5. 5. The work of defining an engaging customer experience can be long and all-encompassing, but there are a few key activities at the core. First on the agenda: segmenting customers using insights about actual customer behavior and customizing service to the needs and values of those segments rather than providing the same service for all. At the brand level, carriers also need to differentiate on meaningful attributes that distinguish them and counter the inability of many wireless customers to identify significant differences among carriers. Aligning the company around a particular value set is a fundamental way of standing out in a share-driven market, where customers need a compelling reason to switch providers. The values or attributes that the provider chooses for differentiation need to be reflected in every aspect of the brand, including strategy, operations and customer experience, and they need to be supported by the provider’s business processes, systems and networks. New Product/Service Development Product and service innovations can help create “stickier” customer relationships and expand the revenue potential of a stagnant customer base. The goal is to create compelling new offerings for entertainment, productivity and commerce that entice customers to add incremental services to their mobile services contract. Subscribers are buying such offerings today in high volumes, just not from the carriers. Apple, LinkedIn, Paypal and over-the-top content providers like Netflix and Amazon are delivering these services and dramatically capturing revenues, profits, customer loyalty and — not surprisingly — market capitalization. Even advertisers are looking more to Facebook, Twitter and Google to target wireless subscribers on their phones than they are to carriers — notwithstanding carrier efforts in this area. By tapping the subscriber’s digital footprint, or Code Halo, wireless providers could realize a vast array of new opportunities. This is particularly true if they borrow from the novel execution strategies of companies like Amazon and Facebook while leveraging their own vast data stores to unlock previously unimaginable services and revenue streams. Here again, wireless carriers are investing in go-tomarket partnerships and innovation centers (such as AT&T’s Foundries and Verizon’s Innovation cognizant 20-20 insights Centers) that are exploring ways to accelerate the pace of new technology development and usability concepts. But the ability to deliver on the level of innovation, speed and infrastructure that is often found in Silicon Valley does not commonly exist at scale across the wireless carriers, even as By tapping the they approach fresh growth subscriber’s digital markets based on M2M communications (i.e., telemedical footprint, or Code applications). In fact, for some Halo, wireless providers, the M2M market providers could could be the immediate place to deploy a new approach to realize a vast array product and service innovation of new opportunities. and development. To get there, wireless carriers need to move from network- and equipment-defined innovation to market-driven innovation, creating an ecosystem in which different types of partners come together to serve customers. Traditionally, many breakthrough features were defined by the equipment manufacturer or through siloed, time-consuming and often sequential development processes. Today, in response to customer desires, many vendors — and even individuals — are creating advanced services that are independent of the equipment and run on top of the network, as part of a new ecosystem. To better drive these ecosystems, carriers need to rationalize and integrate their control and network infrastructures to be more flexible and responsive to the requirements of market-defined product development, rethinking their development integration points, organizational structures and business processes. Critical to this effort will be establishing the specific way each carrier creates the value it will provide to make its ecosystem attractive. (The production, search, delivery model that we developed with MIT to help carriers address this issue will be the topic of a future paper). Ultimately, carriers will need to develop more effective teaming capabilities, giving trusted partners access to their network ecosystems, for example, by making application programming interfaces and software development kits available. Operational Efficiency Finding operational efficiencies will enable wireless carriers to reduce costs in a market with decreasing growth and increasing margin pressures. In a maturing market, cost reductions 5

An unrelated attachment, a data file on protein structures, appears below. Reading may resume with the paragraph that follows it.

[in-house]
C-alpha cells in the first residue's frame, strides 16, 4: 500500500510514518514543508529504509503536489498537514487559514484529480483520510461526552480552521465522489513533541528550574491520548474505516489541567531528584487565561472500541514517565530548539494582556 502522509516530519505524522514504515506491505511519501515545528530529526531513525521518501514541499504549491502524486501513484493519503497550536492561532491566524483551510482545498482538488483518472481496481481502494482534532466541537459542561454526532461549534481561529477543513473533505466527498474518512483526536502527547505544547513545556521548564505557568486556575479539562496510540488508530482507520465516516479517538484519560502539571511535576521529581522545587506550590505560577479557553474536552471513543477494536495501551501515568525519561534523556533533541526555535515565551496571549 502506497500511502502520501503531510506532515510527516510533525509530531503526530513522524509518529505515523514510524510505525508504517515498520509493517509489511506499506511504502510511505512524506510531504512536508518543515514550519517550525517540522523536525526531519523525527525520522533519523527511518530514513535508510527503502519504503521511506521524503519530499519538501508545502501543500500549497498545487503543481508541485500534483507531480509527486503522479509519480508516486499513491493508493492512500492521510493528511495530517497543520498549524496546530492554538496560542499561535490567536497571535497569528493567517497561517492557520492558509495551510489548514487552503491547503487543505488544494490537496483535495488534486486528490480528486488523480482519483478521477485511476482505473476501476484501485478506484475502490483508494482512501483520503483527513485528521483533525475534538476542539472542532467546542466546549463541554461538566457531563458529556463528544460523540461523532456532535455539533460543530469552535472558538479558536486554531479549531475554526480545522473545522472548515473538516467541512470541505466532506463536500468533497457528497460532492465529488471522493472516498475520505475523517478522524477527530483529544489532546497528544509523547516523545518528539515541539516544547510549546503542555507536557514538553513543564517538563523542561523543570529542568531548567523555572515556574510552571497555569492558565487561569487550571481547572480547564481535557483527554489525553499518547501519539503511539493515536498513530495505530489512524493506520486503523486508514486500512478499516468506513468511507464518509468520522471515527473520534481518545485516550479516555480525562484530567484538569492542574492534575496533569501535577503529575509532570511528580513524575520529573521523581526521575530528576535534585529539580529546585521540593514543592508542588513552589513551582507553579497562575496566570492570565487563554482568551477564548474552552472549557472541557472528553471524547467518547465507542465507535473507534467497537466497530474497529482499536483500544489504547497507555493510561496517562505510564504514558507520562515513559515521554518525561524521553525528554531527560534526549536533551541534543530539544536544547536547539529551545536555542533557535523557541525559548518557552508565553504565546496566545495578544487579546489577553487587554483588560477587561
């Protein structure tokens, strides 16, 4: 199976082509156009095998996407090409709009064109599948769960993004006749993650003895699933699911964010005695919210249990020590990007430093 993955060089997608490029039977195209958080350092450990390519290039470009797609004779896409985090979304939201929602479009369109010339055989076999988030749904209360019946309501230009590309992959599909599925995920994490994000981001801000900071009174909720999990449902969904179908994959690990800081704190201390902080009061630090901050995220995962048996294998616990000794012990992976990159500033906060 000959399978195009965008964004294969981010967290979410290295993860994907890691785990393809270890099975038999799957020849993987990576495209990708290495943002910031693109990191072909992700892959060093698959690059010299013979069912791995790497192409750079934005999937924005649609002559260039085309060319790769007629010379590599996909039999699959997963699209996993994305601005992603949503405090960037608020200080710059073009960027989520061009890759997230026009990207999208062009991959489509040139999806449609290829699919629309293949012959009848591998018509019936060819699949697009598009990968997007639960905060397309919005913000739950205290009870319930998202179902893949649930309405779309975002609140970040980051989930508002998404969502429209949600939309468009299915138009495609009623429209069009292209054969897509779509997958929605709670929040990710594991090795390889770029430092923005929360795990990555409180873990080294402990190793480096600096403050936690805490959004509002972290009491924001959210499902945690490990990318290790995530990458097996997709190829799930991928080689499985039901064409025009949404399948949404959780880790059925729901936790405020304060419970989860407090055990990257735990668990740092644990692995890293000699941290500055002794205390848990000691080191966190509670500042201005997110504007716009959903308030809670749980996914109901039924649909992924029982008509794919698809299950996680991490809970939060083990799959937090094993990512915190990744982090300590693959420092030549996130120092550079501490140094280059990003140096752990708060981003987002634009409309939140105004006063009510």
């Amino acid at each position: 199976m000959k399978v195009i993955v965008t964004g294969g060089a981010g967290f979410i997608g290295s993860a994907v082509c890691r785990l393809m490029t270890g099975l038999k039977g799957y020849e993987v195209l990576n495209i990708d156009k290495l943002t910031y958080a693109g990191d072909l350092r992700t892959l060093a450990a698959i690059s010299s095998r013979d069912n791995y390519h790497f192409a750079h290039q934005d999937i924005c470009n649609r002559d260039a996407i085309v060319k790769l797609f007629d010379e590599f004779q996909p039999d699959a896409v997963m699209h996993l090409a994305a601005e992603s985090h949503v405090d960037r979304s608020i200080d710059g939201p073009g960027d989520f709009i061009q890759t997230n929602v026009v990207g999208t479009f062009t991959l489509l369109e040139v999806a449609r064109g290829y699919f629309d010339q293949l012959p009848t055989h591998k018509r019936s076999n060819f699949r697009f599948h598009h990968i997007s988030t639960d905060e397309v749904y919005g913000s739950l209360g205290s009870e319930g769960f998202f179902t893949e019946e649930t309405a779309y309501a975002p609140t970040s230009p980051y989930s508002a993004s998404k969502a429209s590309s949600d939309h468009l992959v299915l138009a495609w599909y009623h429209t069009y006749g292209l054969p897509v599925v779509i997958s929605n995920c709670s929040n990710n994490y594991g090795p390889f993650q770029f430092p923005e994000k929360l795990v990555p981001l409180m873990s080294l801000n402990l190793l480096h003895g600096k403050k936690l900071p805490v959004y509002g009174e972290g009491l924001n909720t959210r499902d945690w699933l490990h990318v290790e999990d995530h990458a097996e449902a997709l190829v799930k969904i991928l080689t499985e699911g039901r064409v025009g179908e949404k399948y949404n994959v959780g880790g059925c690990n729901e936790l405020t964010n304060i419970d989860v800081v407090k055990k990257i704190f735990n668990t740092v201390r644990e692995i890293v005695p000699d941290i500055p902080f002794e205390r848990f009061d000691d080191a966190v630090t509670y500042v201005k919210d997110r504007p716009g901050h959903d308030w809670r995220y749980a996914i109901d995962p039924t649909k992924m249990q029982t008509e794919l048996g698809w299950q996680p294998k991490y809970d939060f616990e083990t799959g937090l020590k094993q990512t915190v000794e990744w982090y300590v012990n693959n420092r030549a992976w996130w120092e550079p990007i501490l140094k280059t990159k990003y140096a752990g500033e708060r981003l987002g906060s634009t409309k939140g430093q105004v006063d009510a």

6. 6. may be the key to improved margins. Clearly, U.S. carriers have established the lead in deploying LTE networks, which should create a path to lower network operating costs over time. Yet fully realizing those benefits will require retirement of legacy networks and integration of the control and support infrastructure Carriers can save to achieve more flexibility and lower costs. — urgent priorities. Carriers also must understand their own source of value to the market. As operators have been focused on M&A activity and aggressive network builds, many process and infrastructure technology areas also remain ripe for optimization. For example, many carriers still run multiple separate systems for operational support and business support across services and networks. Consolidating and rationalizing that infrastructure should yield significant savings, as well as greater flexibility. For example, a company eyeing the wireless market should consider the cautionary tale of Facebook. Facebook debuted as a public company in May 2012, with a spectacular subscriber base of almost one billion and revenues of almost $4 billion. But analysts promptly called it to task for its lack of a mobile strategy and mobile revenues. By the second quarter of 2013, Facebook had taken fast and focused action and had grown its mobile revenues from a single-digit percentage to over 40% of its total ad revenues. And the share price and market cap of the company responded dramatically, with shares trading at $26.51 on July 24, 2013 and hitting a high of $54.22 on October 18, according to company information. We can’t know now if that will hold, but the episode illustrates the type of speed, clarity of objective and ability to create measurable impact that successful companies in this technology-driven space will need to demonstrate. Field operations and network infrastructure are other areas ripe for optimization. Carriers can save money by consolidating or sharing functions, or even outsourcing capabilities like field operations to a shared service or a thirdparty provider. For U.S. wireless carriers, the inflection point has arrived. Changes are afoot, and the market is moving more quickly than the good news would imply. The question is, how will the wireless carriers in the U.S. respond to arriving at the crossroads? Looking Forward Future installments of the “Wireless at a Crossroads” series will examine strategies for improving customer interaction, product innovation and operating cost, as well as the rise of the post-paid wireless market. money by consolidating or sharing functions, or even outsourcing capabilities like field operations to a shared service or a third-party provider. Virtually all wireless carriers have made some effort to target one or all these areas. But arriving at the crossroads makes speed, focus and measurable impact — not business as usual Acknowledgments The author would like to thank industry expert Clarence Mitchell for his contributions to this white paper. Footnotes 1 Lee Rainie, “Cell Phone Ownership Hits 91% of Adults,” Pew Research Center, June 6, 2013, http://www.pewresearch.org/fact-tank/2013/06/06/cell-phone-ownership-hits-91-of-adults/. 2 “Mobile Wireless Performance in the EU and U.S.,” GSMA, May 2013, http://www.gsmamobilewirelessperformance.com/GSMA_Mobile_Wireless_Performance_May2013.pdf. 3 Steve Schaefer, “Record Wireless Margins Boost Verizon Profits,” Forbes, April 18, 2013, http://www.forbes.com/sites/steveschaefer/2013/04/18/record-wireless-margins-boost-verizon-profits/. 4 “Verizon Reports Lowest Churn Rate in the Industry for Q2,” PhoneArena.com, Aug. 9, 2012, http://www.phonearena.com/news/Verizon-reports-lowest-churn-rate-in-the-industry-for-Q2_id33174. cognizant 20-20 insights 6
  7. 7. 5 “New iGR Study Forecasts U.S. LTE Infrastructure CapEx and OpEx Spending to Reach $95 Billion Over the Next Five Years,” FierceWireless, May 15, 2013, http://www.fiercewireless.com/press-releases/new-igrstudy-forecasts-us-lte-infrastructure-capex-and-opex-spending-reach. 6 “Mobile Wireless Performance in the EU and U.S.,” GSMA, May 2013, http://www.gsmamobilewirelessperformance.com/GSMA_Mobile_Wireless_Performance_May2013.pdf. 7 Kevin Fitchard, “Mobile Subscriber Growth in the U.S. Slows to a Standstill,” GigaOm, Aug. 13, 2013, http://gigaom.com/2013/08/13/mobile-subscriber-growth-in-the-u-s-slows-to-a-standstill/. 8 “Wireless Quick Facts,” CTIA, http://www.ctia.org/advocacy/research/index.cfm/aid/10323. 9 Miriam Gottfried, “Competitive Clouds on the Verizon,” The Wall Street Journal, Oct. 17, 2013, http://online.wsj.com/news/articles/SB10001424052702304384104579141762143896676. 10 Roger Entner, “New Wireless Customers Chose No-Contract Over Contract 10 to 1 in Q1,” FierceWireless, May 15, 2013, http://www.fiercewireless.com/story/entner-new-wireless-customers-chose-no-contractover-contract-10-1-q1/2013-05-15. 11 “One-Third of all Smartphones Sold in the U.S. Are Prepaid,” NPD Group, May 15, 2013, https://www.npd.com/wps/portal/npd/us/news/press-releases/the-npd-group-nearly-one-third-of-allsmartphones-sold-in-the-u-s-are-prepaid/. 12 “U.S. Mobile Market Update, Q2 2013,” Chetan Sharma, http://www.chetansharma.com/usmarketupdateq22013.htm. About the Author Lee Taylor is a Consulting Director in Cognizant’s Business Consulting (CBC) Practice for the commu­ nications industry and leads the wireless line of business within CBC Communications. Prior to joining Cognizant, Lee worked at BusinessEdge Consulting and Ameritech/SBC Communications and has over 13 years of communications and consulting experience. Lee studied geography at the University of Kentucky. He can be reached at Lee.Taylor@cognizant.com. About Cognizant Cognizant (NASDAQ: CTSH) is a leading provider of information technology, consulting, and business process outsourcing services, dedicated to helping the world’s leading companies build stronger businesses. Headquartered in Teaneck, New Jersey (U.S.), Cognizant combines a passion for client satisfaction, technology innovation, deep industry and business process expertise, and a global, collaborative workforce that embodies the future of work. With over 50 delivery centers worldwide and approximately 166,400 employees as of September 30, 2013, Cognizant is a member of the NASDAQ-100, the S&P 500, the Forbes Global 2000, and the Fortune 500 and is ranked among the top performing and fastest growing companies in the world. Visit us online at www.cognizant.com or follow us on Twitter: Cognizant. World Headquarters European Headquarters India Operations Headquarters 500 Frank W. Burr Blvd. Teaneck, NJ 07666 USA Phone: +1 201 801 0233 Fax: +1 201 801 0243 Toll Free: +1 888 937 3277 Email: inquiry@cognizant.com 1 Kingdom Street Paddington Central London W2 6BD Phone: +44 (0) 20 7297 7600 Fax: +44 (0) 20 7121 0102 Email: infouk@cognizant.com #5/535, Old Mahabalipuram Road Okkiyam Pettai, Thoraipakkam Chennai, 600 096 India Phone: +91 (0) 44 4209 6000 Fax: +91 (0) 44 4209 6060 Email: inquiryindia@cognizant.com © ­­ Copyright 2013, Cognizant. All rights reserved. No part of this document may be reproduced, stored in a retrieval system, transmitted in any form or by any means, electronic, mechanical, photocopying, recording, or otherwise, without the express written permission from Cognizant. The information contained herein is subject to change without notice. All other trademarks mentioned herein are the property of their respective owners.